Financial crash as significant as fall of Berlin Wall, says Schäuble

Financial crash as significant as fall of Berlin Wall, says Schäuble
Photo: DPA
The financial crisis will have as significant a global impact as the seismic events 20 years ago when the Berlin Wall fell and communism collapsed, German Finance Minister Wolfgang Schäuble said on Sunday.

“I am completely convinced that the financial crisis will change the world as much as the fall of the Wall,” the minister said in an interview with mass circulation weekly Bild am Sonntag.

“The balance of power between America, Asia and Europe is shifting dramatically. And the developments are nowhere near finished yet,” he added.

The economy was picking up again, the minister said, but it was vital that businesses could obtain the credit they need from banks.

In other comments, Schäuble said that the government was seeking clarity from General Motors on plans for Opel on the eve of a crunch meeting with top officials in Brussels.

“My position is totally clear. It is now down to General Motors to provide clarity on how they are going to live up to their corporate responsibilities,” Schäuble said.

“We’ve heard recently from Detroit that GM does not need any state aid for Opel. All I can say to that is: so much the better,” he added.

Germany is home to around 25,000 Opel workers, around half of the company’s total European workforce.

GM stunned Berlin and the entire global auto world earlier this month when it pulled a handbrake turn on a deal that would have sold off Opel to a consortium of Canadian car parts maker Magna and Russia’s Sberbank.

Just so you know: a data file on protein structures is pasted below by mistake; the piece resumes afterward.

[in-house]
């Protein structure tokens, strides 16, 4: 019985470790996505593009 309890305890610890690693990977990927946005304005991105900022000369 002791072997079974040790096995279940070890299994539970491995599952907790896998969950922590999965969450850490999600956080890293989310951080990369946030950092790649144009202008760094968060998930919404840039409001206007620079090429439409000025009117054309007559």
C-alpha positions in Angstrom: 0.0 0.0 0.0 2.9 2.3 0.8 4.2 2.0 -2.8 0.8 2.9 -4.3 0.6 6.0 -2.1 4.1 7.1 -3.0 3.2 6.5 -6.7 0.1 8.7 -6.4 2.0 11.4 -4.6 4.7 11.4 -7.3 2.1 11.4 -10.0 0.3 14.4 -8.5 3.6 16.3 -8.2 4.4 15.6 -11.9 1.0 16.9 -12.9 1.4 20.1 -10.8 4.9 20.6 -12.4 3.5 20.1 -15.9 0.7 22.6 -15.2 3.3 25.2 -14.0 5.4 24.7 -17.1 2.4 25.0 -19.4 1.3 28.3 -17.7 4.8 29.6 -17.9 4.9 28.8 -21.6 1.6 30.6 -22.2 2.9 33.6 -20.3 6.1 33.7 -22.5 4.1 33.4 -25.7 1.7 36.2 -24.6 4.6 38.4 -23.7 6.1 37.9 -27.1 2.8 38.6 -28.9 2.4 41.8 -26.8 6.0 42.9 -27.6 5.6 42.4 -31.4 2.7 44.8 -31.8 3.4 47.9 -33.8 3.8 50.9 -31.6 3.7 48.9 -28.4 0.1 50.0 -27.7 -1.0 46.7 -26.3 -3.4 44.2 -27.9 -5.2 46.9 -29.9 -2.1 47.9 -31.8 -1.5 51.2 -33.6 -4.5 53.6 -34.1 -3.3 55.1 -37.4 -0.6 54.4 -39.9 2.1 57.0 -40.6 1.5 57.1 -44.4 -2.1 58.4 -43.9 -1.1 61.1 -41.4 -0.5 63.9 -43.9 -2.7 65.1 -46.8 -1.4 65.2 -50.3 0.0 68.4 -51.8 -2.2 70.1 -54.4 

Germany had sweetened this deal with several billion euros in aid as it believed it was the solution most likely to safeguard German jobs.

The US firm decided instead to retain its European division and restructure the unit itself. It has promised soon to reveal its precise plans for the company.

However, according to Der Spiegel magazine, a bidding war has already broken out between European countries eager to secure jobs in their own countries.

According to Spiegel, GM Europe has received offers of €400 million from Britain and between €300 and €400 million from Spain, while Poland has offered tax breaks.

EU Industry Commissioner Günter Verheugen hit out at what he called an auction, saying he found the offers “alarming.”

The commissioner is due to hold talks on Monday in Brussels with European economy ministers and representatives of GM to discuss the future of the US car maker’s European business.

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